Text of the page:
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12 The Rebellion against the Crown in the Reign of Henri III, May 1588 to August 1, 1589
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The Fruits of Victory

Defiance of the king's officers and even of his personal commands became routine with the rebellious Parisians, who did not even reply to his protest of the changes in the Bureau de Ville and a "request" to send him a list of candidates from which to choose new municipal officers, delivered by a royal messenger the first week in June.[8]


The first week in July it was Parlement's turn to protest the removal of gens de bien, bons catholiques as captains in the city militia, and their replacement by new men, most of them drawn from la lie du peuple et plusieurs . . . mal famés . Harlay argued "at length, frankly and freely," for the retention of the old captains and was supported by many in the court, but cardinal de Bourbon and the duc de Guise replied that time should be given to the public to judge (for which read "for their own interests and ambition," according to L'Estoile), and they prevailed.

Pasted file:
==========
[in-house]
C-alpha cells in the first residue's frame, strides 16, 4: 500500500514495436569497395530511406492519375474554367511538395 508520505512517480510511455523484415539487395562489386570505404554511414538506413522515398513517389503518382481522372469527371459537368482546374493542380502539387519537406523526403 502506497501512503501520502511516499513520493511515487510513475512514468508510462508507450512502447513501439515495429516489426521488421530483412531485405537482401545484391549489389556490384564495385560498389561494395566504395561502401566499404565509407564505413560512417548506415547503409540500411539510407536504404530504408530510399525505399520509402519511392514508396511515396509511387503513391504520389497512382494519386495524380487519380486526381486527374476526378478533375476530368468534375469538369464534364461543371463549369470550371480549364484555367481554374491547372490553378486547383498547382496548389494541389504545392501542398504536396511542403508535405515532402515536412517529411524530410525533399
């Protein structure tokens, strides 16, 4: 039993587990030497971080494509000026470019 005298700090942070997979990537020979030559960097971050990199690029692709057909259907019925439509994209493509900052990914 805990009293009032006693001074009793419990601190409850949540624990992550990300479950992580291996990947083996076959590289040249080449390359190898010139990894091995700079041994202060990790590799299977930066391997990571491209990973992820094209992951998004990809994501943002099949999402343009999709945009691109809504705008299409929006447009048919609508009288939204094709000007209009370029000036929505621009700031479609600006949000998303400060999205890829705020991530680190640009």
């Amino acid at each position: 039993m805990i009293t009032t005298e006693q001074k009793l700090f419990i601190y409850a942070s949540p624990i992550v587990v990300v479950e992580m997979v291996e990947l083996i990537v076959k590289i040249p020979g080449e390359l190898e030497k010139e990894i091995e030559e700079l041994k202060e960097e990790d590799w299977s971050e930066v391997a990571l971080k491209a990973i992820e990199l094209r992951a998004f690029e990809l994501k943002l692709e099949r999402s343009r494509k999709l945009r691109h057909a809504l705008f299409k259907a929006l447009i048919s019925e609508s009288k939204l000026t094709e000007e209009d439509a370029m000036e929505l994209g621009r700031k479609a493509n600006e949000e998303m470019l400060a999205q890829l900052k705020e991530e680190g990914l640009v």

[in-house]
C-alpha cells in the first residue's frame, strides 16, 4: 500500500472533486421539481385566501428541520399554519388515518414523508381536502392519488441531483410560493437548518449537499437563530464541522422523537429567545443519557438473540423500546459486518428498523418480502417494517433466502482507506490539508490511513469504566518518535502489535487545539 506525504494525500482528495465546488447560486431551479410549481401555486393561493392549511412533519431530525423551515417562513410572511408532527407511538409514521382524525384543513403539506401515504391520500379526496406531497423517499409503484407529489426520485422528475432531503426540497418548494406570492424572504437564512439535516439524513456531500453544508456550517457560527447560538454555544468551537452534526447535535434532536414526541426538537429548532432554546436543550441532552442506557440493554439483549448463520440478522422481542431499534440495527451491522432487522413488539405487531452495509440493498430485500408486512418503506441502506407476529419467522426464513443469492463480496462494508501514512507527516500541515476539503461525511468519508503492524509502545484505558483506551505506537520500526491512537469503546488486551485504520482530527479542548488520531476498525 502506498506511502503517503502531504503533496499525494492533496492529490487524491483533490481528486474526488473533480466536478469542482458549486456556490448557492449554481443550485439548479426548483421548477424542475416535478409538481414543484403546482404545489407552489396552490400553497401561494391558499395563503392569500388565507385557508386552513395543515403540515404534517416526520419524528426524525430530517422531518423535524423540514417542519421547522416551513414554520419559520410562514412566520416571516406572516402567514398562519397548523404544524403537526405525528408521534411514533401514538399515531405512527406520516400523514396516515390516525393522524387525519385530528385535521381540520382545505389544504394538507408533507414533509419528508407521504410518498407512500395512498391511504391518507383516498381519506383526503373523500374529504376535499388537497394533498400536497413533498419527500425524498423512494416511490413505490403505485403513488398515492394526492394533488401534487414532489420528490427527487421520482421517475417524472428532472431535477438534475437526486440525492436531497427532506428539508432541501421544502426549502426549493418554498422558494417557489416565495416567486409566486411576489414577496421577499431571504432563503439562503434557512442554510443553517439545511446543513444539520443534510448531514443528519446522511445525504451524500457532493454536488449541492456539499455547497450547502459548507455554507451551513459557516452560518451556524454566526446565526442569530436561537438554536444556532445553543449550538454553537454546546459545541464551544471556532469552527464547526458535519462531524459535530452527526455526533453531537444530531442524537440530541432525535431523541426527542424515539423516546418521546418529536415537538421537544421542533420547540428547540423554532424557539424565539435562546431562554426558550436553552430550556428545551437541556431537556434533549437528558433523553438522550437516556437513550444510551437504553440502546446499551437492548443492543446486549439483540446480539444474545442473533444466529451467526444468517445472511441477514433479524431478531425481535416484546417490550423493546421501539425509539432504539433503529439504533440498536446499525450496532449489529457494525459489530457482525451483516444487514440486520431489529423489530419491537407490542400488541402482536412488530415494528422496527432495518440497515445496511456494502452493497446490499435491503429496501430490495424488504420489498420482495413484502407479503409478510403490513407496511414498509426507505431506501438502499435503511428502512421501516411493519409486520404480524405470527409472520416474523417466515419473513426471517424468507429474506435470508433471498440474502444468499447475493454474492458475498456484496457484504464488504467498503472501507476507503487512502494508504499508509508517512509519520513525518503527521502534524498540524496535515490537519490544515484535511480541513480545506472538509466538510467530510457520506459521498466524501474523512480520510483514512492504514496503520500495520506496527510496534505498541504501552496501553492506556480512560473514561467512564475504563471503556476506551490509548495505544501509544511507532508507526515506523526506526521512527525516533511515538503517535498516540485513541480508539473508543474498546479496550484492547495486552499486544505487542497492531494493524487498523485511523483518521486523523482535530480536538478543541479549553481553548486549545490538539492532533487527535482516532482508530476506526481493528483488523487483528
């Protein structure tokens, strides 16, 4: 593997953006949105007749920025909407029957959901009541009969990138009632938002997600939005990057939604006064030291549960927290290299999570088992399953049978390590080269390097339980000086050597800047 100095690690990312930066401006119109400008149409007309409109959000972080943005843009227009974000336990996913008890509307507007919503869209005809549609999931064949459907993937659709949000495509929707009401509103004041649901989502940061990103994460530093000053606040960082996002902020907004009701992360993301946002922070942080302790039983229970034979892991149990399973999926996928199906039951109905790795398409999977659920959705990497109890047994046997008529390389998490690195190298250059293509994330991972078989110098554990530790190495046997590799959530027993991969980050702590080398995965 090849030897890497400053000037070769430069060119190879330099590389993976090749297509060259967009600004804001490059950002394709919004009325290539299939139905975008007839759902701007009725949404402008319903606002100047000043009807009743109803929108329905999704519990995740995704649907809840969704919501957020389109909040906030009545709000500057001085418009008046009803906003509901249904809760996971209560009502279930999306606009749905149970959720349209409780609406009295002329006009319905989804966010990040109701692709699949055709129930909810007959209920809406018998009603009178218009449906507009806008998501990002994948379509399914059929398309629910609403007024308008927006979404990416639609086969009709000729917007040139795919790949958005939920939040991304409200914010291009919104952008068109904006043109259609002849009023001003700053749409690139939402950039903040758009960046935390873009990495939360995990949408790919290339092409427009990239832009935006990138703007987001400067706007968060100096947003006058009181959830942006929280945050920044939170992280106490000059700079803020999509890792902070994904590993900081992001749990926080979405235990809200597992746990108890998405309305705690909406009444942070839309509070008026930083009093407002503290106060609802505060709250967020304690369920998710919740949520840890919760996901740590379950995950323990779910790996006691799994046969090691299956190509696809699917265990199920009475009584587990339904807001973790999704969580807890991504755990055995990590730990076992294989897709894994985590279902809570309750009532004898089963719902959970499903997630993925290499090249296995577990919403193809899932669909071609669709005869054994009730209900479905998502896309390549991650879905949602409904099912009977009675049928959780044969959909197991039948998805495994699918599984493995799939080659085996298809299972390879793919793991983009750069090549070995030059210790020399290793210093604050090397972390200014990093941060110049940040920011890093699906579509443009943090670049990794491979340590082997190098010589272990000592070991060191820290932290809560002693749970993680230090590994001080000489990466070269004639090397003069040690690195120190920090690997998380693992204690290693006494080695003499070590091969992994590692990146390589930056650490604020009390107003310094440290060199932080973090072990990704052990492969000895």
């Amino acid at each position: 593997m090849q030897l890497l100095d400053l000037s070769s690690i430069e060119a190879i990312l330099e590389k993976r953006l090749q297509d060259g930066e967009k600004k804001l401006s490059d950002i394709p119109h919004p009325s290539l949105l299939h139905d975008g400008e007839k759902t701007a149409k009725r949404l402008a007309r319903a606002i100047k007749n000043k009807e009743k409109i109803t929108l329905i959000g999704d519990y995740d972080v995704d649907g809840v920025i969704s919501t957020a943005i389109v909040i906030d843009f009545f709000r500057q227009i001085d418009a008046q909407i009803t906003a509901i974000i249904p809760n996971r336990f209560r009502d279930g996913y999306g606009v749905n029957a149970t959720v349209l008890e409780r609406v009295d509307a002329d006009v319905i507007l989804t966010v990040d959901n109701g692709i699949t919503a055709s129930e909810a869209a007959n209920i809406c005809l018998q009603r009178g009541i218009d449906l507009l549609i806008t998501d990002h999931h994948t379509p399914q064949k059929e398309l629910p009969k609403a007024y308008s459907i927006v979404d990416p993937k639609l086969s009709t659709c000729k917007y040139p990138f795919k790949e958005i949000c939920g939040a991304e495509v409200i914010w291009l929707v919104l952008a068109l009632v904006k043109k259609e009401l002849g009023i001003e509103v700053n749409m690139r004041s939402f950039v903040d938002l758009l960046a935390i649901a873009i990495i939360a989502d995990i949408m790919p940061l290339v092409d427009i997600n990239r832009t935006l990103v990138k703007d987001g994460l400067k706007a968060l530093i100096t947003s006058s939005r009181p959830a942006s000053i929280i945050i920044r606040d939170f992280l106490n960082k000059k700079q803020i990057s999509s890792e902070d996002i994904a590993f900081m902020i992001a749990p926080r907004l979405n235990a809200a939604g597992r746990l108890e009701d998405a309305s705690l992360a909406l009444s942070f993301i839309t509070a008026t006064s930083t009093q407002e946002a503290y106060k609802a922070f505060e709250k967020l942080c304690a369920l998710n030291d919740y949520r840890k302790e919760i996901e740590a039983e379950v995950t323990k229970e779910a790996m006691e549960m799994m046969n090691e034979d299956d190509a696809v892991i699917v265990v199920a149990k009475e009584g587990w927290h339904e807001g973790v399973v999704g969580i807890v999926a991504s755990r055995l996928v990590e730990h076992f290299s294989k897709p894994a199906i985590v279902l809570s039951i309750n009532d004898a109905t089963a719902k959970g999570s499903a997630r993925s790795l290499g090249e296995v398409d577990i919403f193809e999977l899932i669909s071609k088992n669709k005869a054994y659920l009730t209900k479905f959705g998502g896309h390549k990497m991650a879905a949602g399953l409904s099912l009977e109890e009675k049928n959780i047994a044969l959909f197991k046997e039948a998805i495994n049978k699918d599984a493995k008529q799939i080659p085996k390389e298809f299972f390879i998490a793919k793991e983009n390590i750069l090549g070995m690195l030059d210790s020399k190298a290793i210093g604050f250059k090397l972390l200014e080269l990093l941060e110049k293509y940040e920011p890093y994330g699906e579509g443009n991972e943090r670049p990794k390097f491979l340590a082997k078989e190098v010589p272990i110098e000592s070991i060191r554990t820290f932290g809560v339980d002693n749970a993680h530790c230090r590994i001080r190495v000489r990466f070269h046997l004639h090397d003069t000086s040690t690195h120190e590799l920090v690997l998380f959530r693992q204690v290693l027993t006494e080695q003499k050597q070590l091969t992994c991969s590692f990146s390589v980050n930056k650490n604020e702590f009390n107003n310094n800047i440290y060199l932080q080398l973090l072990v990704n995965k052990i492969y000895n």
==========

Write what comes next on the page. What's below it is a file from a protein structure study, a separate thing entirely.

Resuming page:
Under the heading "Insolence des ligueux à l'endroit de la Justice," L'Estoile reports that a number of bourgeois of the League, representing no authority, burst into the Palais de Justice at 6 A.M. on Saturday, July 9, bearing an ultimatum addressed to the premier président, demanding that "justice be done to" a Huguenot named de Belloy, who had been imprisoned for some time in the Conciergerie—"or else the people will do [him justice]." L'Estoile's comment on the failure of the court as a body to assert its authority and punish such behavior is revealing: "It was found that les grands were involved in the matter and it was wiser to let it drop." And a few days later, following another such episode, "seeing the forces arrayed against them, they were constrained to submit, for fear of worse" (Brunet 3:168-170). The fears of some and the hesitations of other members of Parlement in these early days were largely responsible for the erosion of the court's power and its precipitous fall in prestige. From admiration and respect, even awe, the attitude of the public turned to contempt.